Margaret Thatcher was the dominant political figure of my early adulthood. I never liked what she stood for: from the moment I saw her 1978 World In Action TV interview in which she talked of Britain being “swamped by people with a different culture” – and in so doing dog-whistled to the racism of the National Front – I knew I would never vote Conservative. Not only that – she put millions on the dole without a care, and crushed those who defended workers’ rights.
“Diversity” has become a buzzword over the past two decades. But what does it mean and why is it necessary? To understand how we got here, and where we might go next, it’s worth a look back. Most of us want a fair society, in which the people who are most able, motivated and dedicated are rewarded for their efforts: hardworking families, gifted children, that kind of thing. But we all know that’s not the kind of society we have.
When the new Labour leader, Ed Miliband, said last week that he wanted to defend the "squeezed middle" in Britain, he couldn't have imagined that the Tories would offer him such a glaring example so quickly. When I heard on the radio this morning that George Osborne was removing child benefit from high earners, I winced, thinking that the £1,000 per year to be taken away would be a bit of a blow to those on salaries over £44,000.
Last call! Aspiring journalists, this year's @guardian Positive Action scheme for people with disabilities is now open, but applications close in a week http://bit.ly/2BNrc0g Last chance to spend two weeks in our office & have an experienced journalist as your mentor #diversity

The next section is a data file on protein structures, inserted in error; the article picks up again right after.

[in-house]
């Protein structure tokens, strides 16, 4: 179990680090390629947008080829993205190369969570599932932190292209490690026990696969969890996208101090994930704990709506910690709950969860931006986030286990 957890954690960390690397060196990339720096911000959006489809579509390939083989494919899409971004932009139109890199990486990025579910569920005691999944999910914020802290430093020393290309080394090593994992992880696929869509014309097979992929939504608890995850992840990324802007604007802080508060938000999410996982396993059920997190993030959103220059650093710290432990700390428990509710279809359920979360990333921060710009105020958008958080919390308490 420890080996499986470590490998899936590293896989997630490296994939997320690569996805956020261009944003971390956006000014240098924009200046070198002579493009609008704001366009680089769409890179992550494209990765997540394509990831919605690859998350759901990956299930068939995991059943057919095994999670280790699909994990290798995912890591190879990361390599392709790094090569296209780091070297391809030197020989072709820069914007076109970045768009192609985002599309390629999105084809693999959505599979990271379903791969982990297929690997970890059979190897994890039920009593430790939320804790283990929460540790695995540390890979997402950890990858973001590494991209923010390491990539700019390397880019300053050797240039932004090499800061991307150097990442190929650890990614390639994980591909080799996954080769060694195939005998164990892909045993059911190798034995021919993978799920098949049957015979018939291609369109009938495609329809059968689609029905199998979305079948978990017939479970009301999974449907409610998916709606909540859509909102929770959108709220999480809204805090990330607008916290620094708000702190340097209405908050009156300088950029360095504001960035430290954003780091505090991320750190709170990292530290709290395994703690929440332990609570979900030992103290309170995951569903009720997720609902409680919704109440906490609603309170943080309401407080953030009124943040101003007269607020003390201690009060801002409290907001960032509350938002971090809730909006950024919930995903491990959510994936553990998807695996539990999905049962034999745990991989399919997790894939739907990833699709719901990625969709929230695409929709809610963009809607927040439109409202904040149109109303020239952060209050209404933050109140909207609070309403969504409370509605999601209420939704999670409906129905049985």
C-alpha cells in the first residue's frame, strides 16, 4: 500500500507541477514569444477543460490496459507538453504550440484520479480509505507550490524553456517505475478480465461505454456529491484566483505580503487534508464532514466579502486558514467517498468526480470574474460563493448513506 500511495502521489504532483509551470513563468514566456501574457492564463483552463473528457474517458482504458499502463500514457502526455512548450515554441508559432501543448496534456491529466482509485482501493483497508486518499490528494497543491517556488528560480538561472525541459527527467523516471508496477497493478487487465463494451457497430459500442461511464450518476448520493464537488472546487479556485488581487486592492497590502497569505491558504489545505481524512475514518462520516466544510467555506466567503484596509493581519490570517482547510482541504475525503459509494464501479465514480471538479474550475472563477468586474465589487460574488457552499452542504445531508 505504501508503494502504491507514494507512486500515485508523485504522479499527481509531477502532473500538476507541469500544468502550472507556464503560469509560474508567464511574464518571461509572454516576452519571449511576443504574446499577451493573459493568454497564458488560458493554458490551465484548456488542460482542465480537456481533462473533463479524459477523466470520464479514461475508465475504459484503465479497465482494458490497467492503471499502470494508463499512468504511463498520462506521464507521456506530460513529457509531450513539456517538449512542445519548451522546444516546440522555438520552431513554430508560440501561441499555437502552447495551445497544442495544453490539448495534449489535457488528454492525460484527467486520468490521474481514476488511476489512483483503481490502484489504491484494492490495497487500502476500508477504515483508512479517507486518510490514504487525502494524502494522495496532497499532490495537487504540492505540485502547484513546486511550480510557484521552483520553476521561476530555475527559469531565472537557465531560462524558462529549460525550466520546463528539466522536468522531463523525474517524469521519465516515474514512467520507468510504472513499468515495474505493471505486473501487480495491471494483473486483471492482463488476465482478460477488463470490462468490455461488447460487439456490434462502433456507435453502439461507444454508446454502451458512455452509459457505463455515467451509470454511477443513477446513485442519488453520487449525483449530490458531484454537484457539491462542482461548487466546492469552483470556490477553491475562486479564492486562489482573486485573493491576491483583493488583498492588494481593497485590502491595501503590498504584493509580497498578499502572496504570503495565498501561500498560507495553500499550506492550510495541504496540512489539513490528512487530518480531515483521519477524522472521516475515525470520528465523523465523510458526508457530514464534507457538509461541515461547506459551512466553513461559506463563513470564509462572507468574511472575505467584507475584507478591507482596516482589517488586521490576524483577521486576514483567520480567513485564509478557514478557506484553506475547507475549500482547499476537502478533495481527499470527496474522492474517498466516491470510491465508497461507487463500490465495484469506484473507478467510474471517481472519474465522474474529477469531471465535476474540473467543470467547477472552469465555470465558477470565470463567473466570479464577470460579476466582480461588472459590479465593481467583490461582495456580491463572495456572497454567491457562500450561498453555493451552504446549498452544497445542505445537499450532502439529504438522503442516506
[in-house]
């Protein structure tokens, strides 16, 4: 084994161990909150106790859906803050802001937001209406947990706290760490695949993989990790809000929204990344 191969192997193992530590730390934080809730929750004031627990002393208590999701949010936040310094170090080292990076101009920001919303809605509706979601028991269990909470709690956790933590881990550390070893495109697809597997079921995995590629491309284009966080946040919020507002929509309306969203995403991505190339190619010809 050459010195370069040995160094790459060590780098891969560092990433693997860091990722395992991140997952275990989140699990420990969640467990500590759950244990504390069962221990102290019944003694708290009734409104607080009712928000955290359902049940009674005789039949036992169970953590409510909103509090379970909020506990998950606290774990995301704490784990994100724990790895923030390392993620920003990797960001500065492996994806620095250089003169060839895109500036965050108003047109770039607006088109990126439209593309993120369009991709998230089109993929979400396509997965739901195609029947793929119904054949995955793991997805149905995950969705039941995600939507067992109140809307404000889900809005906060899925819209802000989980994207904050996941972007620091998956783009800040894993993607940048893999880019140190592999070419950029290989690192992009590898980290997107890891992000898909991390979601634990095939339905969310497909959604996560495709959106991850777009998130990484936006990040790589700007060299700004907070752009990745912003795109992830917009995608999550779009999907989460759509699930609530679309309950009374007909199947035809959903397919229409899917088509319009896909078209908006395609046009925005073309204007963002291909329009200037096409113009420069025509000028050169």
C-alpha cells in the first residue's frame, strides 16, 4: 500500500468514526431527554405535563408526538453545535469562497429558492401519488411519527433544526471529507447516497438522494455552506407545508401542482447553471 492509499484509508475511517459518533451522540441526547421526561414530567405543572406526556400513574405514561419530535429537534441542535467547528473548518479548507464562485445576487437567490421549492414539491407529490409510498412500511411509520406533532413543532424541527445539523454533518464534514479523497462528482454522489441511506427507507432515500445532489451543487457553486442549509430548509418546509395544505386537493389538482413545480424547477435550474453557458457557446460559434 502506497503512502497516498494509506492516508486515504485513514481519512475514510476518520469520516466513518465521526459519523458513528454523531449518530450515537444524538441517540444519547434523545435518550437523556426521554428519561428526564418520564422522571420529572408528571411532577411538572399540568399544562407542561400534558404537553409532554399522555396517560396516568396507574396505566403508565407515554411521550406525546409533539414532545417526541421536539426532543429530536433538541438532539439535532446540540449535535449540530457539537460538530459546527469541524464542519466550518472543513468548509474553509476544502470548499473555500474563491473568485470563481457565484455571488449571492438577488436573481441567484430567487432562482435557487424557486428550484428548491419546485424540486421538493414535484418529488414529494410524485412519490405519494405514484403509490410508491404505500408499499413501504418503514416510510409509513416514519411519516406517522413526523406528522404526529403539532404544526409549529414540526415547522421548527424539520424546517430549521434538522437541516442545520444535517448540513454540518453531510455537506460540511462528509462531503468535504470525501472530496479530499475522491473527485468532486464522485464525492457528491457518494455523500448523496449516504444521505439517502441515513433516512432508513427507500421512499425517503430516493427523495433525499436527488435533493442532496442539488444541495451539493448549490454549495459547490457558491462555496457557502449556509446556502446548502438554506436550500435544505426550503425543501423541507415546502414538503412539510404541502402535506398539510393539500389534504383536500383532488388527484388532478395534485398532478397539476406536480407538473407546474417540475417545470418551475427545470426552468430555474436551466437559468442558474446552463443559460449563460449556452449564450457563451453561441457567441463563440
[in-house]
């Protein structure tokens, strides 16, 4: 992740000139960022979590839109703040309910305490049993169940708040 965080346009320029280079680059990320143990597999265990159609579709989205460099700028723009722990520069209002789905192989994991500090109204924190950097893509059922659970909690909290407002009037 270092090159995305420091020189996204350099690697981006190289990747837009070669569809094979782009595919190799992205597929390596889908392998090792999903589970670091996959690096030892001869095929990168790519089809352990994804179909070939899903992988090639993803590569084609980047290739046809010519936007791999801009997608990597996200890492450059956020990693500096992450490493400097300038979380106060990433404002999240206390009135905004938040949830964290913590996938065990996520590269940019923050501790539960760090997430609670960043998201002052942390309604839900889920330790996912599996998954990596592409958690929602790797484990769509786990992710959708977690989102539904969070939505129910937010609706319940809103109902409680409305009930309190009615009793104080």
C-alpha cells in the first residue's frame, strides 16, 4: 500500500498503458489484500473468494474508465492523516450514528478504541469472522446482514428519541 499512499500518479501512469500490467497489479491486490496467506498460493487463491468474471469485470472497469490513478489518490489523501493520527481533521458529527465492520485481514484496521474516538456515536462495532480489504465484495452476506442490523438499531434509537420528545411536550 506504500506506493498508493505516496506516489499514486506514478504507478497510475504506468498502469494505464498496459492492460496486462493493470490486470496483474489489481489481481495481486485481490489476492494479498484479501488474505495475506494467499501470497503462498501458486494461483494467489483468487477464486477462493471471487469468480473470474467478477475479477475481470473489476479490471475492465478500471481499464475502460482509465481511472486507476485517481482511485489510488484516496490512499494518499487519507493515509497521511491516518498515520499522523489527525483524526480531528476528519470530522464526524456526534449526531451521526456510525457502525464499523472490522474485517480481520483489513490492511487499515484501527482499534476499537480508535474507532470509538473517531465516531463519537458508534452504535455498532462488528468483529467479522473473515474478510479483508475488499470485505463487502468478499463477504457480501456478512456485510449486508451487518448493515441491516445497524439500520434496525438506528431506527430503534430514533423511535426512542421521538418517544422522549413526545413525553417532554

Muck Rack makes it simple to find people, tweets, or articles that mention any name, keyword, company, hashtag etc. We've compiled this guide to help you make the most of your search.
Selecting a term
Start searching tweets, articles from media outlets, articles mentioned in tweets, journalists'
names, titles and bios with some suggested searches:
Companies or Topics (e.g. iPhone, Microsoft)
Phrases (e.g. "cloud computing") — use quotes to keep the terms together
Twitter handles (e.g. @username) — returns those who have mentioned or replied to
Names (e.g. "David Pogue")
Hashtags (e.g. #sxsw, #london2012)
Bio details (e.g. vegan, Olympics, father)
Muck Rack's Advanced Search allows for many boolean operators.
Find results that mention multiple specified terms, use AND or
+. For example, ensure each result contains both Elon Musk and Mark Zuckerberg by
searching Musk AND Zuckerberg or Musk + Zuckerberg.
Use the operators OR or , to broaden your search when you'd like either of
multiple terms to appear in results. (This is the default behavior of our search when no operators
are used). For example, results will contain either cake or cookie by searching cake OR cookie or cake,cookie
Use NOT or - to subtract results from your search. For
example, searching Disney will yield results about the Walt Disney Company as well as Walt Disney
World Resort. To exclude mentions of Disney World, search for Disney -World or Disney
When using one of these operators with a phrase, enclose it in quotation marks. For example, you can
find results about smartphones excluding Apple's iPhone 4S by searching smartphone -"iPhone
Exact case matching or punctuation
If you're searching for a brand name or keyword that relies on specific punctuation marks or capitalization, you can
find results that match your exact query by adding matchcase: before the keyword you're searching for, like matchcase:E*TRADE .
Use parentheses to separate multiple
boolean phrases. For example, to find journalists talking about having fun in Disney World or
Disneyland, search for ("disney world" OR disneyland) AND fun.
An asterisk can be used to search for any variation of a root word truncated by the asterisk. For example, searching for admin* will return results for administrator, administration, administer, administered, etc.
A near operator is an AND operator where you can control the distance between the words. You can vary the distance the near operation uses by adding a forward slash and number (between 0-99) such as strawberries NEAR/10 "whipped cream", which means the strawberries must exist within 10 words of "whipped cream".